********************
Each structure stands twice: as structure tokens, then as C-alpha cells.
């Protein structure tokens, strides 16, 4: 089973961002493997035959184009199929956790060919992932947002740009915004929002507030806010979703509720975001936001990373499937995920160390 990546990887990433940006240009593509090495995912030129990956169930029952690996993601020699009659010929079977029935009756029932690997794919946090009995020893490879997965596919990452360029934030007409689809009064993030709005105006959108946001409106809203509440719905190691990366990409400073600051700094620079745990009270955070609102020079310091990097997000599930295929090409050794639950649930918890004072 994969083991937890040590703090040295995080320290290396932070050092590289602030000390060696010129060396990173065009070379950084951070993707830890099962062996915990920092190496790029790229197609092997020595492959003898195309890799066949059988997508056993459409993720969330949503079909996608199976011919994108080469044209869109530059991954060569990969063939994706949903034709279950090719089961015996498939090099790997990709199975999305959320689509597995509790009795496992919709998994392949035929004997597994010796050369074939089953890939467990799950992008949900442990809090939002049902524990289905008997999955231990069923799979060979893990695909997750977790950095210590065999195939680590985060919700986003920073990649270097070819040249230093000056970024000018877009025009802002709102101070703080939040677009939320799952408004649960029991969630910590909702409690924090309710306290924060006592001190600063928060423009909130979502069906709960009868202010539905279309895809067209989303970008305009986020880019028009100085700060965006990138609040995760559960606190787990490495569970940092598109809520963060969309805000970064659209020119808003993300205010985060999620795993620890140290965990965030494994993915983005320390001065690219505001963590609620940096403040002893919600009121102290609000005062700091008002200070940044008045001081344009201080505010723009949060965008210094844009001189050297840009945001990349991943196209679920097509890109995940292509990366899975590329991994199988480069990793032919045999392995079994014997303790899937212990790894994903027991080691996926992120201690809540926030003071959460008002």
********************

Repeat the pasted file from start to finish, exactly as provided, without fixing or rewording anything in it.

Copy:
Each structure stands twice: as structure tokens, then as C-alpha cells.
């Protein structure tokens, strides 16, 4: 089973961002493997035959184009199929956790060919992932947002740009915004929002507030806010979703509720975001936001990373499937995920160390 990546990887990433940006240009593509090495995912030129990956169930029952690996993601020699009659010929079977029935009756029932690997794919946090009995020893490879997965596919990452360029934030007409689809009064993030709005105006959108946001409106809203509440719905190691990366990409400073600051700094620079745990009270955070609102020079310091990097997000599930295929090409050794639950649930918890004072 994969083991937890040590703090040295995080320290290396932070050092590289602030000390060696010129060396990173065009070379950084951070993707830890099962062996915990920092190496790029790229197609092997020595492959003898195309890799066949059988997508056993459409993720969330949503079909996608199976011919994108080469044209869109530059991954060569990969063939994706949903034709279950090719089961015996498939090099790997990709199975999305959320689509597995509790009795496992919709998994392949035929004997597994010796050369074939089953890939467990799950992008949900442990809090939002049902524990289905008997999955231990069923799979060979893990695909997750977790950095210590065999195939680590985060919700986003920073990649270097070819040249230093000056970024000018877009025009802002709102101070703080939040677009939320799952408004649960029991969630910590909702409690924090309710306290924060006592001190600063928060423009909130979502069906709960009868202010539905279309895809067209989303970008305009986020880019028009100085700060965006990138609040995760559960606190787990490495569970940092598109809520963060969309805000970064659209020119808003993300205010985060999620795993620890140290965990965030494994993915983005320390001065690219505001963590609620940096403040002893919600009121102290609000005062700091008002200070940044008045001081344009201080505010723009949060965008210094844009001189050297840009945001990349991943196209679920097509890109995940292509990366899975590329991994199988480069990793032919045999392995079994014997303790899937212990790894994903027991080691996926992120201690809540926030003071959460008002």